Help define your property line, protect your home and yard, and boost your curb appeal with a new wood fence. The national average for wood fence installation cost is $3,250. Wood fence installation costs will vary based on your geographic location, the type of wood you select, the height and style of wood fence you desire, and the condition of your property. Pressure-treated pine is a common and attractive choice that is usually resilient against rot and bugs. Cedar is another budget-friendly option that, although more expensive than pressure-treated pine, can be more affordable than redwood or teak. A wood fence requires maintenance to ensure its long-term health and beauty, so keep future staining and painting costs in mind when you’re calculating fence installation costs. Here are some examples of how height and material affect the approximate cost of wood fences:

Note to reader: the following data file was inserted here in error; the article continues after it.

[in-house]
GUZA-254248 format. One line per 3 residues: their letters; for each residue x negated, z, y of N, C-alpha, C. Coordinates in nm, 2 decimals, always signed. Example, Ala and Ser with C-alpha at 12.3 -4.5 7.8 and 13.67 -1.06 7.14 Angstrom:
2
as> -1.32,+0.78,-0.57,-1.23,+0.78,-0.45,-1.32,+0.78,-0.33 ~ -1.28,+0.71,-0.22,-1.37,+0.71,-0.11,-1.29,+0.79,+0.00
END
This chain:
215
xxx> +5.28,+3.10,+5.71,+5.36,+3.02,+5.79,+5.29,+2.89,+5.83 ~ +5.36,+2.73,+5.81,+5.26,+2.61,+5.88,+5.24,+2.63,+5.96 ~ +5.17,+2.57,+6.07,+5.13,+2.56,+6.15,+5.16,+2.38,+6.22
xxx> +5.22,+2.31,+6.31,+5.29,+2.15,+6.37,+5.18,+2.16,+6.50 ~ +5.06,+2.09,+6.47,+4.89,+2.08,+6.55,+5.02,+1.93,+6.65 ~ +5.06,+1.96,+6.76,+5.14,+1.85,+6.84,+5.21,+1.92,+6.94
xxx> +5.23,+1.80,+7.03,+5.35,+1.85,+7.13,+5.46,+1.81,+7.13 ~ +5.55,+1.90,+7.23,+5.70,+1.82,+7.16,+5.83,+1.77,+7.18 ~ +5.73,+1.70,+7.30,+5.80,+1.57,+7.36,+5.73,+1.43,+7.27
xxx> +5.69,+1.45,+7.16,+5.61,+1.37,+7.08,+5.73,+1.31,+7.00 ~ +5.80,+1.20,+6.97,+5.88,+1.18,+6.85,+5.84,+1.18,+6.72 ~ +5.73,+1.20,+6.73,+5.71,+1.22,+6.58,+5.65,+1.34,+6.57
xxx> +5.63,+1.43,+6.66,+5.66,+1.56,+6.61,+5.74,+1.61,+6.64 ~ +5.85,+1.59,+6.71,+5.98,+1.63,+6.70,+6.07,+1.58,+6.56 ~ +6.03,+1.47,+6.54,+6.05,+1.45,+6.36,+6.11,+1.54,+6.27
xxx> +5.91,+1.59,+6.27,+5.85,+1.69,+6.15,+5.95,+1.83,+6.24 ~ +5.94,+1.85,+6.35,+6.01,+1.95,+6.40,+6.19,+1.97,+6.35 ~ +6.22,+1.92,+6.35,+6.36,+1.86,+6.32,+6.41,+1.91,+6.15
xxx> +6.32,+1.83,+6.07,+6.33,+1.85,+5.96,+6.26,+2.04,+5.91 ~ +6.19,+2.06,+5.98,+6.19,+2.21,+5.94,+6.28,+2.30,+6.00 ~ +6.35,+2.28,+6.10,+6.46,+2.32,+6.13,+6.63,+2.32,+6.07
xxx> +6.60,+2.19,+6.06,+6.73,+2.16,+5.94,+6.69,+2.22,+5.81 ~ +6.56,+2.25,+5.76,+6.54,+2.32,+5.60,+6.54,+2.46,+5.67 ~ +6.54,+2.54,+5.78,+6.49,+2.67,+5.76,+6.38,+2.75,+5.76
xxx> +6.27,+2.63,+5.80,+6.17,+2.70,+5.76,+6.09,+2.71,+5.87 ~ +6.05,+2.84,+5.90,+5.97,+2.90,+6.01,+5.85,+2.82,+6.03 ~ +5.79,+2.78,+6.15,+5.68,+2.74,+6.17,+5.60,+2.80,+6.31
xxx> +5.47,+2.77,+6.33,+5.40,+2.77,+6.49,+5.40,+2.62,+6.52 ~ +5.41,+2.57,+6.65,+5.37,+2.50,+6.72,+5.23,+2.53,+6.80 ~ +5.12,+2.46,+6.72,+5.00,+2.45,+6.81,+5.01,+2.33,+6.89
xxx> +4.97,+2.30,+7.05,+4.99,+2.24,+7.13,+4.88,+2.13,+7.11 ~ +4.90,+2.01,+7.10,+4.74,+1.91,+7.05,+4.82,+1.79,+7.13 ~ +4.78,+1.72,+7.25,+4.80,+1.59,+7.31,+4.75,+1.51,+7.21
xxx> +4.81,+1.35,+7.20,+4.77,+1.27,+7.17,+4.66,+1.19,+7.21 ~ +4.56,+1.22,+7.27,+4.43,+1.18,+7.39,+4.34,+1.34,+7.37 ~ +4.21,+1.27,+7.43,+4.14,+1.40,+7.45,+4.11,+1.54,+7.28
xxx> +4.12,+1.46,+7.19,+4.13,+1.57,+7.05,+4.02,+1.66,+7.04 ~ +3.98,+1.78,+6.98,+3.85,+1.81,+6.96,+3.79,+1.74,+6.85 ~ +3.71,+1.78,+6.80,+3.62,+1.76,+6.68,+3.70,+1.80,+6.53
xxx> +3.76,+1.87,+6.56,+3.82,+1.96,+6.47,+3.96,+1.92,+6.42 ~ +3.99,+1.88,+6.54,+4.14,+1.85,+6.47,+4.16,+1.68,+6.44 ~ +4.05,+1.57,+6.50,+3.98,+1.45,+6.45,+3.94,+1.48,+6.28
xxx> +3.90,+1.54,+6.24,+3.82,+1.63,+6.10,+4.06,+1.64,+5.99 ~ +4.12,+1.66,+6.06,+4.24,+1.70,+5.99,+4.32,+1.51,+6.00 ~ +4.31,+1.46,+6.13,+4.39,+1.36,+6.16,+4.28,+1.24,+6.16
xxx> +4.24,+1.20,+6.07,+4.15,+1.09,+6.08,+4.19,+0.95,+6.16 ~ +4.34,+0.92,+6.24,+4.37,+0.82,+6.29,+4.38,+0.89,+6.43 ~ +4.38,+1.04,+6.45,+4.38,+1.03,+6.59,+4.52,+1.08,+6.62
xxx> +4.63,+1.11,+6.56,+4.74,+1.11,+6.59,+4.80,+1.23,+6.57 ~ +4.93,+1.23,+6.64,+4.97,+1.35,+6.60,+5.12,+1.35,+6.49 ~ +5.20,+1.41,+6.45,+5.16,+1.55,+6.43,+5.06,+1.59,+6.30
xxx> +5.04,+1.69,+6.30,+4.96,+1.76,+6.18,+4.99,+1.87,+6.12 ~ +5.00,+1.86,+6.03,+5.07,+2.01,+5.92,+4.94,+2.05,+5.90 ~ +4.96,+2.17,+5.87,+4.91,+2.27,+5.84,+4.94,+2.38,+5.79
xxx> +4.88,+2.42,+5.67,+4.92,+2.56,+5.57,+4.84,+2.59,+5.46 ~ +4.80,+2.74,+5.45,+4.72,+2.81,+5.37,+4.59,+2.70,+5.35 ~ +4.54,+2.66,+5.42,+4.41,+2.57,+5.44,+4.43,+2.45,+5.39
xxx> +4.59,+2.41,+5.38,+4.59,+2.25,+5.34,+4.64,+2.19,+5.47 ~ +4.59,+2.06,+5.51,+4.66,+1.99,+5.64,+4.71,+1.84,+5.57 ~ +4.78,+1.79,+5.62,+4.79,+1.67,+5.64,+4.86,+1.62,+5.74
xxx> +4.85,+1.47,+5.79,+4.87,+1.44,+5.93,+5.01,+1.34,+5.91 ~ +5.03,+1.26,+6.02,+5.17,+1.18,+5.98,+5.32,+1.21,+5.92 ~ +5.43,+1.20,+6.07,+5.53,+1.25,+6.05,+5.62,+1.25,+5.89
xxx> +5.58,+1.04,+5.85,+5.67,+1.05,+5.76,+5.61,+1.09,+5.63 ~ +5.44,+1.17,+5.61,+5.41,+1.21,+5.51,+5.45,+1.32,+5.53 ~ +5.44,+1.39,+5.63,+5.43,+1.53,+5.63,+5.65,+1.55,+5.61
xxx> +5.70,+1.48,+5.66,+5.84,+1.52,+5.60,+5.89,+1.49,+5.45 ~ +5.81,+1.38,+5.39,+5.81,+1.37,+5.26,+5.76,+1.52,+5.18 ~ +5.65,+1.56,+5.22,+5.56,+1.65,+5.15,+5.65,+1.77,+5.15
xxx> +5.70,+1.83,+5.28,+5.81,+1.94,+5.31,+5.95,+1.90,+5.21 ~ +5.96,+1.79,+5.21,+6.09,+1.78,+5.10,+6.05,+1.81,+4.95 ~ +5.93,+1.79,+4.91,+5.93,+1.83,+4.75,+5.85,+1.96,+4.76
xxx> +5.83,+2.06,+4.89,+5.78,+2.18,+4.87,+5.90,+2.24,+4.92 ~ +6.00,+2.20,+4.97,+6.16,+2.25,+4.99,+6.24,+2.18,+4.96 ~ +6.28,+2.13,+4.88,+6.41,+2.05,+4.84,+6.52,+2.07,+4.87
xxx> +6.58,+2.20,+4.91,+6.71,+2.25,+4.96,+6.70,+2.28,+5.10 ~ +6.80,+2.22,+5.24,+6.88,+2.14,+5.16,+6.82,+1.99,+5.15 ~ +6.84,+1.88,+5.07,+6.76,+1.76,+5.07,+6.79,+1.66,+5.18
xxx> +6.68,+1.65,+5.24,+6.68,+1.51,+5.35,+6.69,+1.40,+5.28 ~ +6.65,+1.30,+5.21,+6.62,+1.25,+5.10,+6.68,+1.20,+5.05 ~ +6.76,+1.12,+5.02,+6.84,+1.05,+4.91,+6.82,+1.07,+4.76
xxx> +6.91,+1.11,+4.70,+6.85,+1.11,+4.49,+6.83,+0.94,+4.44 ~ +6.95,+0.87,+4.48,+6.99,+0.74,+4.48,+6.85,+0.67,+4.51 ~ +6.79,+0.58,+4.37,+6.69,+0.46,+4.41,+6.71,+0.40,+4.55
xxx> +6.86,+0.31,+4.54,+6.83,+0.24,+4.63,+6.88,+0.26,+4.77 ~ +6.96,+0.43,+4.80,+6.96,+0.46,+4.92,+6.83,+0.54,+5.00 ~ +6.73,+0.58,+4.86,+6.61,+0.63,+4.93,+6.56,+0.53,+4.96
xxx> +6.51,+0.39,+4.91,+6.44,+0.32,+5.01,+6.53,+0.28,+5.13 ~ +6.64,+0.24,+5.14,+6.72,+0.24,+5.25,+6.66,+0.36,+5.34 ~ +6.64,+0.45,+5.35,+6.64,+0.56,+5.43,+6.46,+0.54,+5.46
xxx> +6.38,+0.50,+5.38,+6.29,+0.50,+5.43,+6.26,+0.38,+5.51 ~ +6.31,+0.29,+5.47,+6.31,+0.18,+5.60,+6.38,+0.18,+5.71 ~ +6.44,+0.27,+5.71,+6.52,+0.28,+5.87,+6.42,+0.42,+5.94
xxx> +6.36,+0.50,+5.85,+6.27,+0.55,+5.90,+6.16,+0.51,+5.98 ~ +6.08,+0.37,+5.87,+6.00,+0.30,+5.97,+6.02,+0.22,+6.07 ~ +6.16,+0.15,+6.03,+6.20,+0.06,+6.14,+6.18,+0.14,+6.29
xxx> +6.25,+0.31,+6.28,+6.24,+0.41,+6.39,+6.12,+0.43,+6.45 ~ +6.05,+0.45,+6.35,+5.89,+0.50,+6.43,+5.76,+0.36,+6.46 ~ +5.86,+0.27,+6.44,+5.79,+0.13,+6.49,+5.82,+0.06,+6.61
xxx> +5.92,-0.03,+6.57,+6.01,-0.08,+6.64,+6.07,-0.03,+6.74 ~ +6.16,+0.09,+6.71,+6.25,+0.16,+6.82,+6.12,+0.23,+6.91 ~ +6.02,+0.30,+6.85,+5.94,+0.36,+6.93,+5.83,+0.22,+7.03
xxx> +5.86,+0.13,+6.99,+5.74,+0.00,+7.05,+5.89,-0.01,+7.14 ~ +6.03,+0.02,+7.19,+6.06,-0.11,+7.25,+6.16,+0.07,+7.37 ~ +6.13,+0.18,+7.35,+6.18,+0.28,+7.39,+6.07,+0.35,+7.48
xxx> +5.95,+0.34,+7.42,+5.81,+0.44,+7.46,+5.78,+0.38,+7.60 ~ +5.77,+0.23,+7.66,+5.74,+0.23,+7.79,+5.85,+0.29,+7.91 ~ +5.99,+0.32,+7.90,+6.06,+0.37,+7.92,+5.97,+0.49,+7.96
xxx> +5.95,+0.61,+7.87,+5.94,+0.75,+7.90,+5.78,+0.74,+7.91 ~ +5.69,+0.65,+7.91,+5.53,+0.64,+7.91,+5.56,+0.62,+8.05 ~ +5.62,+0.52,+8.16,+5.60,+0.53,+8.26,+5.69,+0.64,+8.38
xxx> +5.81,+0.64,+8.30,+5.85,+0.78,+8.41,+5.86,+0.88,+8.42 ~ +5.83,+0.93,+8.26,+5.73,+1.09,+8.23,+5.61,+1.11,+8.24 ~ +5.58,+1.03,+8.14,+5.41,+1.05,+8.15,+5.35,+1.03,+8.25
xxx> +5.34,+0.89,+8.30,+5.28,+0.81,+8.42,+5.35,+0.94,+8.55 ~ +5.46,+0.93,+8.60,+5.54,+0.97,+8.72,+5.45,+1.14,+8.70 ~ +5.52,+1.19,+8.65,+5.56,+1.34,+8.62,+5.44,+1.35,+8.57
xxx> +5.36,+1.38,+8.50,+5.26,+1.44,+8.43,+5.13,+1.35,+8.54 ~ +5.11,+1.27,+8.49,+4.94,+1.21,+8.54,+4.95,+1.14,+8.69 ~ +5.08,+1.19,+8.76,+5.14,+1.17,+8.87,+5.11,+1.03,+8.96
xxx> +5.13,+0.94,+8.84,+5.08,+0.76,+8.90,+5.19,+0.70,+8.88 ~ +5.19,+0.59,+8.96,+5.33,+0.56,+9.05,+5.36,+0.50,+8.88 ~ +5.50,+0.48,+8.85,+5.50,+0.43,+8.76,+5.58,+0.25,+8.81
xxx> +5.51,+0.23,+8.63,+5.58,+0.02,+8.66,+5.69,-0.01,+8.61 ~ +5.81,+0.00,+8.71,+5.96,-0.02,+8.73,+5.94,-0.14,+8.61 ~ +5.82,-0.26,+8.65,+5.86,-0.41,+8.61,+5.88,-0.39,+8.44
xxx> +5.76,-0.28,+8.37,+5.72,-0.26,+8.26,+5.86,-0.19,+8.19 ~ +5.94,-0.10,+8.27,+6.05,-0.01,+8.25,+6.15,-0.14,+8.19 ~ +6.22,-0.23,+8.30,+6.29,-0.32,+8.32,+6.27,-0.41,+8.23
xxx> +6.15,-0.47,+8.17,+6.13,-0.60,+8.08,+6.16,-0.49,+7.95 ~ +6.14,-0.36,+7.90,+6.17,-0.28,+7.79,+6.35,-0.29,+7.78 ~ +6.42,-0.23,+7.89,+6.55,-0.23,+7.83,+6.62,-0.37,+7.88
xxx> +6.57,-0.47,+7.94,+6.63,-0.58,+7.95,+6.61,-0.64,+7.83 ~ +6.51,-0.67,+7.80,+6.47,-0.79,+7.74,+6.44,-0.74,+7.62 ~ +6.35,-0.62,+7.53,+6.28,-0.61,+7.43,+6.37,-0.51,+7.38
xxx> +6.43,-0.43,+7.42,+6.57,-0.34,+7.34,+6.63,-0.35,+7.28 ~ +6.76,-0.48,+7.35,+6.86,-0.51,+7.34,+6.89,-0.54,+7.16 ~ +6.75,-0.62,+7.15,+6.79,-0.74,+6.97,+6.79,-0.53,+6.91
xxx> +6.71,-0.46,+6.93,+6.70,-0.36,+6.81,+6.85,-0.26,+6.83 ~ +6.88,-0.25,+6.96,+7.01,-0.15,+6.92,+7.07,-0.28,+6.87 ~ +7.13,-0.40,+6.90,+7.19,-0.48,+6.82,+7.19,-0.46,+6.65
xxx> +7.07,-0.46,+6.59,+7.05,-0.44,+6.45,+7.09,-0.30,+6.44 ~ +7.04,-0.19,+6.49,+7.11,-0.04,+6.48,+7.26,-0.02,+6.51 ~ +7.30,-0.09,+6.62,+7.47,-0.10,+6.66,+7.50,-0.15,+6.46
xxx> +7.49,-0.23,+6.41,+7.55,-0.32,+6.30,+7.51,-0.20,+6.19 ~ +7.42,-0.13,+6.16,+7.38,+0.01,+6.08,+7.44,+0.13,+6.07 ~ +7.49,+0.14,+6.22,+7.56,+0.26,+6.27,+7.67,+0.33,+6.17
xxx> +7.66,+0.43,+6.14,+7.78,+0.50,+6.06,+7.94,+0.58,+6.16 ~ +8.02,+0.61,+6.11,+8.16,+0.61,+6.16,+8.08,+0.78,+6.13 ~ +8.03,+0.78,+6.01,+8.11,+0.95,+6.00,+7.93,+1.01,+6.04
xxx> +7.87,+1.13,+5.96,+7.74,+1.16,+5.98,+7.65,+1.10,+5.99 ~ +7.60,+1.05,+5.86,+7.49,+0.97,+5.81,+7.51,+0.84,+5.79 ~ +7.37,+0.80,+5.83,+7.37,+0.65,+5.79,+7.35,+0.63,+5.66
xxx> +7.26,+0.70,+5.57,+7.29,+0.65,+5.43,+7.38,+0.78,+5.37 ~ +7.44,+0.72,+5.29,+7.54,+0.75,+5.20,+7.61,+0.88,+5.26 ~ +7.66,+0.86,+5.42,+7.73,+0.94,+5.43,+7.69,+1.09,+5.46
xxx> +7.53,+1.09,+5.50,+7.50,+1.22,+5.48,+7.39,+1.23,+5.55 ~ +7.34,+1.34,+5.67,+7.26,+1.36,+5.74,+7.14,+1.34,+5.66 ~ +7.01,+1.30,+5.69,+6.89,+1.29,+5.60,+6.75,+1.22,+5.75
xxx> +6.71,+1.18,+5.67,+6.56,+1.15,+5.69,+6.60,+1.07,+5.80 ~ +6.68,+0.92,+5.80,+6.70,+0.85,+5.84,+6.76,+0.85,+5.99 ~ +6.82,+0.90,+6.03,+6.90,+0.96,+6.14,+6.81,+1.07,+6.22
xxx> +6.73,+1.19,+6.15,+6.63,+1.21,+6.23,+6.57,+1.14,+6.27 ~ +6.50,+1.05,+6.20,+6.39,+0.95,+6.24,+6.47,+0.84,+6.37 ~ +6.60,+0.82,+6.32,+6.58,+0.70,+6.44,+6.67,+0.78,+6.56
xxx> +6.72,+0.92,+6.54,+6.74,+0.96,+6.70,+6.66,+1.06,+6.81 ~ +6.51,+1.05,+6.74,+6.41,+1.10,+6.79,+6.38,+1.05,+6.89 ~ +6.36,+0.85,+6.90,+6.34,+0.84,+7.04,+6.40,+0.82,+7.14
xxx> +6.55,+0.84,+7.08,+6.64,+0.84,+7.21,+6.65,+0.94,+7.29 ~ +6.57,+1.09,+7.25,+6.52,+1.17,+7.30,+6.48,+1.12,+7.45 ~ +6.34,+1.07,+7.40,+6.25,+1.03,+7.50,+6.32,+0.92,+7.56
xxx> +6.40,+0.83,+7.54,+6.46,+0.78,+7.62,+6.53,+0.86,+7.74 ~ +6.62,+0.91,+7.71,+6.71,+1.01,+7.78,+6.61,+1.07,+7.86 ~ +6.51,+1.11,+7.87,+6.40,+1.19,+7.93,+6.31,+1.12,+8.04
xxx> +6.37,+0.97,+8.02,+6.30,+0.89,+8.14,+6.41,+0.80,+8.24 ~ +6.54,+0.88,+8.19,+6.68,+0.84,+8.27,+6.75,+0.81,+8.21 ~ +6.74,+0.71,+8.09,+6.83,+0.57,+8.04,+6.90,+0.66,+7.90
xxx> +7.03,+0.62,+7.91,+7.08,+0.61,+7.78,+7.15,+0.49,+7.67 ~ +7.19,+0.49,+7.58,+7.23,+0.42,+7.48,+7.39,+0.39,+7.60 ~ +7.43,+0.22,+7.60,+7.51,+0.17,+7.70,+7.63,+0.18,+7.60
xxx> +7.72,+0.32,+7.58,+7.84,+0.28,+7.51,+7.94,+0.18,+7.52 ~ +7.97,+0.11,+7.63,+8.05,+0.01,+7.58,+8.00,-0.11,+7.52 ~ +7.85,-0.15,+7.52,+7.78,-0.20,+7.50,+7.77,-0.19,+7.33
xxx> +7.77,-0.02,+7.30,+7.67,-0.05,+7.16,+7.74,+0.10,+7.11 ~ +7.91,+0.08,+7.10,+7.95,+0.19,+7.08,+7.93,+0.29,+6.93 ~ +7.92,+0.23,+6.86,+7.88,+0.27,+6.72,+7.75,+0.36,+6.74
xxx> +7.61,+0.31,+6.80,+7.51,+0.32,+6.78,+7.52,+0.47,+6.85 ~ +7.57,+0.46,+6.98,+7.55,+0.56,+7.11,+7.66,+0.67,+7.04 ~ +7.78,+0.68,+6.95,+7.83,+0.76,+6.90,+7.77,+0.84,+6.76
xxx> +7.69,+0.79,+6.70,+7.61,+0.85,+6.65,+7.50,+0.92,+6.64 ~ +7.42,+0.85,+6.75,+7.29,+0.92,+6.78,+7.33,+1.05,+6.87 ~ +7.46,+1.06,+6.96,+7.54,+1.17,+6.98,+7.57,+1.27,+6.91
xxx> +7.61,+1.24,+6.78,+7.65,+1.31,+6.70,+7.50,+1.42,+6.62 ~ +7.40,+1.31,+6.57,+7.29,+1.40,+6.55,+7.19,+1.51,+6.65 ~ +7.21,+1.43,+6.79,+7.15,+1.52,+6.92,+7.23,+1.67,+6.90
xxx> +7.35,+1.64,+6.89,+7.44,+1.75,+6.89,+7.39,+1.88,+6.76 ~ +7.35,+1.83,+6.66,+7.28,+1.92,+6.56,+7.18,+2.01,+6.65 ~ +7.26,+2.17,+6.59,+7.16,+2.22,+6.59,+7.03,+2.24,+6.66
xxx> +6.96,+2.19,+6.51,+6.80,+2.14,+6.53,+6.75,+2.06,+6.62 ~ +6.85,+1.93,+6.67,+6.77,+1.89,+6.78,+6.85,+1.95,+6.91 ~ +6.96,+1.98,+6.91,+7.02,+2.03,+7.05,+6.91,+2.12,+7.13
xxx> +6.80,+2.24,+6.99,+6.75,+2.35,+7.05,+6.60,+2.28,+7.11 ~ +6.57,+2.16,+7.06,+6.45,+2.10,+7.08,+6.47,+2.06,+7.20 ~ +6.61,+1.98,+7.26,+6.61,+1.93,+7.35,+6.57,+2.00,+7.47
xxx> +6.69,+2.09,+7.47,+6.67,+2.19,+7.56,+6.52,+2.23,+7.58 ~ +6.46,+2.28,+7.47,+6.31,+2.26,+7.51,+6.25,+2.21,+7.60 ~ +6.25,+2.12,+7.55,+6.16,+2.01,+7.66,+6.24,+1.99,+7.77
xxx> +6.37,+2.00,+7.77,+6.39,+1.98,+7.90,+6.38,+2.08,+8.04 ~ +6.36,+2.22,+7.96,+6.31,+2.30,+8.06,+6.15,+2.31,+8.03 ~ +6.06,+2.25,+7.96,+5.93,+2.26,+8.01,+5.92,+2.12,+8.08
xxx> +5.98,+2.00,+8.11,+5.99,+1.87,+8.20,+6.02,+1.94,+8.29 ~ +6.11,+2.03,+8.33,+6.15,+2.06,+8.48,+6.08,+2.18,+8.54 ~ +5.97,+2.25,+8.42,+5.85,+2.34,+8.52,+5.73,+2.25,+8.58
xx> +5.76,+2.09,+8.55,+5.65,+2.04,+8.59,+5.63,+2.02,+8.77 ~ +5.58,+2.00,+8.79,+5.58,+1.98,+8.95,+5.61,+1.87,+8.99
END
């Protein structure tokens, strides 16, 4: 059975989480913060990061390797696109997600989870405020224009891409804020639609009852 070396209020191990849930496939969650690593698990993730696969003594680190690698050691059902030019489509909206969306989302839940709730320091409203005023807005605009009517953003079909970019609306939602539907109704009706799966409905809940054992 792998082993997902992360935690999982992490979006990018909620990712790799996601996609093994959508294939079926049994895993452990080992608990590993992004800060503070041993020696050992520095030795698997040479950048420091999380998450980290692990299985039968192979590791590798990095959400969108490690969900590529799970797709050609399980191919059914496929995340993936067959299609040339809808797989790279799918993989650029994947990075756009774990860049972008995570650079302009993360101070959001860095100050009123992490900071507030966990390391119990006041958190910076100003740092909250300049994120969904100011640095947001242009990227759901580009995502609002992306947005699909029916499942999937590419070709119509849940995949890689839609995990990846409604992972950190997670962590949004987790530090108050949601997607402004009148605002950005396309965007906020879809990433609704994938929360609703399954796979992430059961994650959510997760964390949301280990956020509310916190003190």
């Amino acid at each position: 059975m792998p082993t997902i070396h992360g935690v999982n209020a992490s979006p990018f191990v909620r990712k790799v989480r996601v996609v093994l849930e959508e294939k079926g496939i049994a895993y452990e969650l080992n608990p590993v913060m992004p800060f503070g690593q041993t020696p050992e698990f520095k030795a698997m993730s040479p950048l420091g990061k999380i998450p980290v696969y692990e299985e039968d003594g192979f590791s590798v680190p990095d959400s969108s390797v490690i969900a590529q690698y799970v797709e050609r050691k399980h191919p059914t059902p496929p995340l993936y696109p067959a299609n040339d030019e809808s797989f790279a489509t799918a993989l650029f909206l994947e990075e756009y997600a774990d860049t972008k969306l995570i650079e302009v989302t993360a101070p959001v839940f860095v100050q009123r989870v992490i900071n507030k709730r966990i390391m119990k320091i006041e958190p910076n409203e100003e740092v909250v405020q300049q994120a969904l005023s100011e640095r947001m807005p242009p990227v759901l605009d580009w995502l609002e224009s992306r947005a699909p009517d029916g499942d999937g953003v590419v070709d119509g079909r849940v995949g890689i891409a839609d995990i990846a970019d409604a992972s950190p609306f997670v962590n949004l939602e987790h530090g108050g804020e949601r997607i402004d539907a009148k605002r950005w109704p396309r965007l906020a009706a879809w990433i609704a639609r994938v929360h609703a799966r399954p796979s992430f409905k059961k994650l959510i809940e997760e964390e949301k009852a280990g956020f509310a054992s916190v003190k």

• 6-foot-high, pressure-treated pine fence: $15-$17 per linear foot.
  • 4-foot-high, pressure-treated pine fence: $13-$20 per linear foot.
  • Cedar fence: $18-$25 per linear foot.
  • 6-foot-high, double-sided (meaning both sides are uniform), pressure-treated pine fence with 6x6 posts: $25 per linear foot.
  • 12-foot-high, pressure-treated pine fence with custom detailing: $75 per linear foot.
  • 6-foot-high, pressure-treated pine fence with a custom lattice top: $30-$50 per linear foot.

How much does it cost to put up a chain-link fence?

Chain-link fence is one of the most affordable options for adding safety and value to your home or business. The national average chain-link fence installation cost is $2,750. Chain-link fences are relatively simple for the pros to install; a fence of less than 150 linear feet can often be put up in under one day. A good rule of thumb is to add an additional workday for each additional 100 linear feet of fence to be installed.